Playboy is known as the most famous and bestselling American men’s magazine in the world evolving from just a magazine to a full-on enterprise including but not limited to — Playboy online, TV, and radio.
Due to growth of a new wave feminism and technological advances, we must ask ourselves is Playboy Enterprises really needed anymore? Or has Playboy run its’ course for content and innovation?
Women are breaking down the walls of traditional gender roles every day and changing the way the society functions and exists as a whole. Meanwhile, the internet is simultaneously working against them with online communities and forums that fetishize certain types of women or support strange and disturbing sexual activity with women, human trafficking is at large, and dating apps like Tinder, Bumble or OkCupid offer society a chance to find love on the go.
So, what is Playboy’s purpose today, if not, sex, culture and music/media?
In 2014, Playboy made over $100 million (M) a year in 25+ countries. However, in March 2016, the magazine switched to a ‘no nudity policy’ with Sarah McDaniel as the first non-nude, no makeup cover model. So, is there still money in the bunny? An analyst from The Guardian says the new brand is irrelevant because “the reasons for its existence are no longer in place.” Only a month later, in April 2016, Playboy Enterprises was on sale for $500 million.
Since then, sales have been changing across the board: rising in single copy sales to 47,203 a month while dropping 23.2% in subscriptions and barely having 10% pickup from newsstands; indicating a decline in consumption of the publication that started this grand enterprise. In late July 2016, the Playboy Mansion was sold to the co-owner of Hostess Brands, Daren Metropoulos for $100M.
In 2018, sales continued to drop lower even after returning nude photos to the magazine issues and online subscriptions like Playboy Plus. As their marketing teams attempted to get their products and content out to millennials, they caused their loyal, older readers to become alienated and displaced from the original brand of Playboy. Their total paid circulation was $206,483 for the six issues in 2018, down by more than a third from a year earlier. It suggests that Cooper Hefner’s move from chief creative officer to chief of global partnerships more than a year ago was not necessarily the best move.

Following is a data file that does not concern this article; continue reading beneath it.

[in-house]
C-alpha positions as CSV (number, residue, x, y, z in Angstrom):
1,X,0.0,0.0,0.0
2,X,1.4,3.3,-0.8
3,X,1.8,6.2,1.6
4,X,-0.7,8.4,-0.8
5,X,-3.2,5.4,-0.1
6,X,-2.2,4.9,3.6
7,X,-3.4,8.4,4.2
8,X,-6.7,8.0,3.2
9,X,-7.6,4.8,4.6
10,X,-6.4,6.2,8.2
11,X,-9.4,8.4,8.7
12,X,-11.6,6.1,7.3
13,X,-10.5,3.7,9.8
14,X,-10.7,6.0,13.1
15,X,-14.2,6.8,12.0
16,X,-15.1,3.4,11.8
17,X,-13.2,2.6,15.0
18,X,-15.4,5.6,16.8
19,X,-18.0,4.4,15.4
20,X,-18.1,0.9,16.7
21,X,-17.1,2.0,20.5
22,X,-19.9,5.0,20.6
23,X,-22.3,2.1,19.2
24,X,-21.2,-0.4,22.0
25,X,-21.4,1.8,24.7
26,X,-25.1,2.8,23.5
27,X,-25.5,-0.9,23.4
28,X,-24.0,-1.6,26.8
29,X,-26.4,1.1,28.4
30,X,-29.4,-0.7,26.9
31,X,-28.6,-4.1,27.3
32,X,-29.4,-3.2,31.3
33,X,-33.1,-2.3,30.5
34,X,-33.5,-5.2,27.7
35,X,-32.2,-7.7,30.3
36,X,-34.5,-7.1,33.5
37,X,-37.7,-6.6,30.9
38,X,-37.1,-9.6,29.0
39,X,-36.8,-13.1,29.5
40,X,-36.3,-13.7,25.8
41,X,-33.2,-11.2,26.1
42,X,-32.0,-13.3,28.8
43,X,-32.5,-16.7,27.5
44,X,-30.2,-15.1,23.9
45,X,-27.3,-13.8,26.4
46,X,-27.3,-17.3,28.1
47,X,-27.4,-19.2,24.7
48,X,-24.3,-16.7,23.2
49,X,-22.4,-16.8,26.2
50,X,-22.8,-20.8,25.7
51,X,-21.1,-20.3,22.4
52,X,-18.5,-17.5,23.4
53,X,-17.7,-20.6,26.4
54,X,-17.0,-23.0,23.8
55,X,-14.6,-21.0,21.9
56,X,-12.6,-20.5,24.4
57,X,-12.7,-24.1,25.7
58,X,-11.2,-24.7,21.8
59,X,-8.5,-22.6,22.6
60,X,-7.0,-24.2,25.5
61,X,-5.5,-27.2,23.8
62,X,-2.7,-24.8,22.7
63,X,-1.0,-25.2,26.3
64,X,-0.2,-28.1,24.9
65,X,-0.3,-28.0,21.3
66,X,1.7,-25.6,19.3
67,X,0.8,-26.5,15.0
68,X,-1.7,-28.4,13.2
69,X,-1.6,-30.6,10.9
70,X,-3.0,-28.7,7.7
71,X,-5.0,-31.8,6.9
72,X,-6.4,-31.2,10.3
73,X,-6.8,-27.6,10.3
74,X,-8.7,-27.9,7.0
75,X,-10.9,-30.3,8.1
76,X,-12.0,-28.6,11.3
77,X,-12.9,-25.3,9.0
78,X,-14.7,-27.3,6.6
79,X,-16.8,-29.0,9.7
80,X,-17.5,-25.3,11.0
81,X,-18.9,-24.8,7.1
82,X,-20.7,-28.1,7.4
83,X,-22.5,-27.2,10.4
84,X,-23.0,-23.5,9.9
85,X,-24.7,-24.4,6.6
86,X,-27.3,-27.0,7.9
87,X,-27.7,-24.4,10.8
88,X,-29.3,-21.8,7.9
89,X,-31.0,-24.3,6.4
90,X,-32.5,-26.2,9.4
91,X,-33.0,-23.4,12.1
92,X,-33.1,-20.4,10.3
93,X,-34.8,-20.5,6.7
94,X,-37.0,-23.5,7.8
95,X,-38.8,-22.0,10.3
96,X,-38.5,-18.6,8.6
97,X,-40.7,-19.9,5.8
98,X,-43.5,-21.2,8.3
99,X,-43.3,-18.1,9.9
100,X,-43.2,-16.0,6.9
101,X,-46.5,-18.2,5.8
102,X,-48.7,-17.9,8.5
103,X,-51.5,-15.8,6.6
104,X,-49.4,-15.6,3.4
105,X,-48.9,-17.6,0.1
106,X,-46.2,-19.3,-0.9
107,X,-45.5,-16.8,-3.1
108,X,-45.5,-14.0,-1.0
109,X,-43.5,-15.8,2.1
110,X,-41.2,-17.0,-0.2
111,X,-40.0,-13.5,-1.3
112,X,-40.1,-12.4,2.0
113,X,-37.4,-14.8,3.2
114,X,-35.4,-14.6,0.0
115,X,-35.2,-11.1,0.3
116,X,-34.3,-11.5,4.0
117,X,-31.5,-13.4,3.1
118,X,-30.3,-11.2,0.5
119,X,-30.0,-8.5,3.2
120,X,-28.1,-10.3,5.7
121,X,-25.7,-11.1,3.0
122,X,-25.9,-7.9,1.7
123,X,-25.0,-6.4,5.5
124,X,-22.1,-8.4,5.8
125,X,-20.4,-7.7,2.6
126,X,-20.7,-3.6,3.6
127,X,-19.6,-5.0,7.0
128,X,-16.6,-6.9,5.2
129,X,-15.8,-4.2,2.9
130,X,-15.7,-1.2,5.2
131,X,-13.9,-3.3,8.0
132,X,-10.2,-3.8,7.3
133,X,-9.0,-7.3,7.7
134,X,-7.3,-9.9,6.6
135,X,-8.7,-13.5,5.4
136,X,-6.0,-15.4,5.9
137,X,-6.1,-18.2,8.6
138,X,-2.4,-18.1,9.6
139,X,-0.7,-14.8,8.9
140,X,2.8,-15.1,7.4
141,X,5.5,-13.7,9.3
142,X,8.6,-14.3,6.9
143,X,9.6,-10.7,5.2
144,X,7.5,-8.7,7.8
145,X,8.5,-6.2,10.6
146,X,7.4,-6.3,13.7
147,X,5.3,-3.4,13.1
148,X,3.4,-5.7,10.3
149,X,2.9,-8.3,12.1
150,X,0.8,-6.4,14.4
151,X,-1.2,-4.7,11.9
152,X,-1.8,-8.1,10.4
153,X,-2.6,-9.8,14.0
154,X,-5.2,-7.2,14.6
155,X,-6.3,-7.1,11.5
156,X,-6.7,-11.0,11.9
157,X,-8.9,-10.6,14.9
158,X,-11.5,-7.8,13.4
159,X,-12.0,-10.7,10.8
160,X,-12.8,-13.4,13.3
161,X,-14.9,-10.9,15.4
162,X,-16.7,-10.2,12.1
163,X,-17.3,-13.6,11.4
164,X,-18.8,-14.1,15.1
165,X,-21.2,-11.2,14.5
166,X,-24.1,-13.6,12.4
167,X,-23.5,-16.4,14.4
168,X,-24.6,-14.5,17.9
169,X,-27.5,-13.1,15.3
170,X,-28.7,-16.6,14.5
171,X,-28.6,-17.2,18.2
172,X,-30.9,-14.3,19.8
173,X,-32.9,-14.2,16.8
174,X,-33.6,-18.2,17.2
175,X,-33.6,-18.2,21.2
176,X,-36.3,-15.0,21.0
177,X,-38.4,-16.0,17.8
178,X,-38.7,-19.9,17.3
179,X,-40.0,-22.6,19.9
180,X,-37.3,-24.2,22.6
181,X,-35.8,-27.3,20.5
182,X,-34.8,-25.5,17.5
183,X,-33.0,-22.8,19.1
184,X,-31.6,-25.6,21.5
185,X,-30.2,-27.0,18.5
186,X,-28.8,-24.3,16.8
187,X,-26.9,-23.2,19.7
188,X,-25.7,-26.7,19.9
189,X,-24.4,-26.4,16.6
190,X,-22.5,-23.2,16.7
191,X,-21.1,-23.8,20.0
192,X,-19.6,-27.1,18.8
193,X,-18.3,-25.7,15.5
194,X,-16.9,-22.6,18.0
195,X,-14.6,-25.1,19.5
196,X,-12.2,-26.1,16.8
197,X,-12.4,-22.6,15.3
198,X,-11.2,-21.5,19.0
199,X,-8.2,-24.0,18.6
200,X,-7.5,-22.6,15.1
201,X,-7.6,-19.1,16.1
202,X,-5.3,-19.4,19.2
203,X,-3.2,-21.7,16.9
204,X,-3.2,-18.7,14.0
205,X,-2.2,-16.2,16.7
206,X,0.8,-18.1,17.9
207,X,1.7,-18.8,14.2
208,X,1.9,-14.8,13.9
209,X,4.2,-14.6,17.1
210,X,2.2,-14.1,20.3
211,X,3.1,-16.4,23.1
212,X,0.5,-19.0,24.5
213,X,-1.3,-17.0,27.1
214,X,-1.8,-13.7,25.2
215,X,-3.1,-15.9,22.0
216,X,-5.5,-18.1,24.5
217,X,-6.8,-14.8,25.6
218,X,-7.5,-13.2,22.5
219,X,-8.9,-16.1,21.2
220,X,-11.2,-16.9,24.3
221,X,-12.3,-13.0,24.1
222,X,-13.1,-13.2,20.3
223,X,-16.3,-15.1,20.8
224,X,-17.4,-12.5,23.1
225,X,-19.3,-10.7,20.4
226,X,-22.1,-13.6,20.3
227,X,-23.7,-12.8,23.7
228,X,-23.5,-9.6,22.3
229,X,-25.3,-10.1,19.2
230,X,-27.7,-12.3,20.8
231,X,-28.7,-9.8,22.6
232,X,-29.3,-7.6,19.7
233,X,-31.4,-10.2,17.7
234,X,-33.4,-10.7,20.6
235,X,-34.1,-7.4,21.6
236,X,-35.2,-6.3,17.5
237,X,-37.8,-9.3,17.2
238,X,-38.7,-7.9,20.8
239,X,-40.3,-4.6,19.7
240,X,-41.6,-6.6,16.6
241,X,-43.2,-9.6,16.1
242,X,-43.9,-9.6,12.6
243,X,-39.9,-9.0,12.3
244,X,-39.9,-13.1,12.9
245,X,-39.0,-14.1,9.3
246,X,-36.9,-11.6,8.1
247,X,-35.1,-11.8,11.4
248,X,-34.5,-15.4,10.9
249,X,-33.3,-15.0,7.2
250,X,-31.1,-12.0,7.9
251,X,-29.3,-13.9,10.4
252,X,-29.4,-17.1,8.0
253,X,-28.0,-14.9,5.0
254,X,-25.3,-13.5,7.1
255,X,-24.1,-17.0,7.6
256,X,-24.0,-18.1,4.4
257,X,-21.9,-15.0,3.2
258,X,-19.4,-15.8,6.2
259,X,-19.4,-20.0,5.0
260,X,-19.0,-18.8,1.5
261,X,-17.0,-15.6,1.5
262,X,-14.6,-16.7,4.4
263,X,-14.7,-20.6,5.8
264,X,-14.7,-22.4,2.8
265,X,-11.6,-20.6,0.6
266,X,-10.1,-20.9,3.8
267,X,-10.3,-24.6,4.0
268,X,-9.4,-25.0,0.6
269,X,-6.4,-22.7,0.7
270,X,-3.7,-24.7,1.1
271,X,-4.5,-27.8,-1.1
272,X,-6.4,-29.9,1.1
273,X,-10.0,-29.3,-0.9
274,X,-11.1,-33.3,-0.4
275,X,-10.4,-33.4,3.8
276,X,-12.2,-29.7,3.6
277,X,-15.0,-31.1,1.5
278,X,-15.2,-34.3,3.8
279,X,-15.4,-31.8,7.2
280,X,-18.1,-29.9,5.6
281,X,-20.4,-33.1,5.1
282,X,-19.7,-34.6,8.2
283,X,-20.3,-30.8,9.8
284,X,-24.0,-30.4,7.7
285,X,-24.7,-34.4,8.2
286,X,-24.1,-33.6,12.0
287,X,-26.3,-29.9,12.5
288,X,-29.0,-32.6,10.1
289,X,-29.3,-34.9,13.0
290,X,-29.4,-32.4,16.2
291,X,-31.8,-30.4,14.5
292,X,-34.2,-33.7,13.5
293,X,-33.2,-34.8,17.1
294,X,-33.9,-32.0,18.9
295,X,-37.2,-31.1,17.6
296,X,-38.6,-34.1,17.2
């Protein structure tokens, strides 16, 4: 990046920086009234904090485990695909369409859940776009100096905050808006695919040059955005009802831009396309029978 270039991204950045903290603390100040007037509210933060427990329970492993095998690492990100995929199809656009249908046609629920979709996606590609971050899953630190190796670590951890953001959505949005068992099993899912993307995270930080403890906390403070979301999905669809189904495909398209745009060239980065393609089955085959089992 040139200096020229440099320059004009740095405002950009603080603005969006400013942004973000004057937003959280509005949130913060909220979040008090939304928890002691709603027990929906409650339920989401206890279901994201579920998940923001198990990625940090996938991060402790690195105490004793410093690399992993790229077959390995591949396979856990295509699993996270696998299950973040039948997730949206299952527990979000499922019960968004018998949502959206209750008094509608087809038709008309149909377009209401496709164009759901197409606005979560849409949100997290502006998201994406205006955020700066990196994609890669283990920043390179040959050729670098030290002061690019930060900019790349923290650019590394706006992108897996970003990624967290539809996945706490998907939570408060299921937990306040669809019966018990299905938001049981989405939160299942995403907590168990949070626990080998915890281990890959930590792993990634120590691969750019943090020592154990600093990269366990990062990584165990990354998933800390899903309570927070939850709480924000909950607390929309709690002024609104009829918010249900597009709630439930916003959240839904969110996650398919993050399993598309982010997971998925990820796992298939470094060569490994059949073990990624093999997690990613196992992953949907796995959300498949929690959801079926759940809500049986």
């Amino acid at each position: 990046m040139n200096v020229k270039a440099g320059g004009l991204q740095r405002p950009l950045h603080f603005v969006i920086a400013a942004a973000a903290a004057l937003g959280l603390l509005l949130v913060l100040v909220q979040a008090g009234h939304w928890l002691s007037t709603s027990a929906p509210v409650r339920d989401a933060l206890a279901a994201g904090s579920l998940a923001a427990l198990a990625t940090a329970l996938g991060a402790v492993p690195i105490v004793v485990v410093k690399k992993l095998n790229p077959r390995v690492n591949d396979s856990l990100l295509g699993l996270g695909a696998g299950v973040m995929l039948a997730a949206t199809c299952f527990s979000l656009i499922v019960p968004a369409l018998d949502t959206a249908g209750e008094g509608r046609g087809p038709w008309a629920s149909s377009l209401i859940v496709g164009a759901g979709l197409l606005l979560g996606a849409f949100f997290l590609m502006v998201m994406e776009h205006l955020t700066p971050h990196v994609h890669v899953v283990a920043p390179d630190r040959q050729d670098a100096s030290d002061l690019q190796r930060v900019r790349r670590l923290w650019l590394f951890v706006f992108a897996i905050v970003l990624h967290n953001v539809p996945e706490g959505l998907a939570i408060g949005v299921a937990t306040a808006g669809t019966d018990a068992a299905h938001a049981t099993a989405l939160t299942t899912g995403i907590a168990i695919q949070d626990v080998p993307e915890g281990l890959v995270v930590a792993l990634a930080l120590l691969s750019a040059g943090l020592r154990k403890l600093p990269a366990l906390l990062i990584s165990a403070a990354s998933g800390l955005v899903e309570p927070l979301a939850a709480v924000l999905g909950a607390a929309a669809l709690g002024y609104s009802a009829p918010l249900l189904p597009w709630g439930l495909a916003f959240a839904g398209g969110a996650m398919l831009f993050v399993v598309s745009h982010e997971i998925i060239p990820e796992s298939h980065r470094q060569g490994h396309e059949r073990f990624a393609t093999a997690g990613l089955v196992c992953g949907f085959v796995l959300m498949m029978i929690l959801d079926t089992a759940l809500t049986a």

New Playboy Content
Playboy is staying engaged with current controversies and trending media sensations. They currently have several articles published to their website about cannabis (The Dope Tutor), art and activism (Symposium by Juxtapoz), further art and poetry (the Subversive Scribbler), racism in pop culture animation series like The Simpsons, graphic novels and comic series (Money Shot, Powernap) and, of course, gender and technology and even, the science behind sex and pleasure. But, there’s always more to read at Playboy.com.
What’s Next for Playboy?
In September 2018, the Playboy Club in New York City reopened, complete with waitresses dressed in classic bunny attire, and the magazine was focused on rebranding to appeal to a younger generation. In June 2019, the cover photo featured three activists swimming underwater. The women photographer for monthly magazine covers, now play a significant role behind the camera in planning, preparing and directing their artistic vision, which is unprecedented.
So, whether Playboy’s efforts to become more empowering can save the magazine as part of the enterprise remains to be unveiled. A lot has changed since Hugh Hefner started Playboy, and it’s unclear whether it’ll survive another decade. If not, there’s always the iconic logo, and that’s a billion-dollar legacy in it of itself.
***Recent update: As of October 2020, Playboy has filed a lawsuit against Fashion Nova over certain bunny costumes that it says the Southern California-based fast fashion company has marketed and sold in an attempt to “piggyback off of the popularity and renown of Playboy’s iconic Bunny Costume®, which Playboy has cultivated for more than six decades.” Read news articles here: TMZ, The Fashion Law.com, Complex Magazine, Bloomberg Law, NLIP Watch (docket information listed).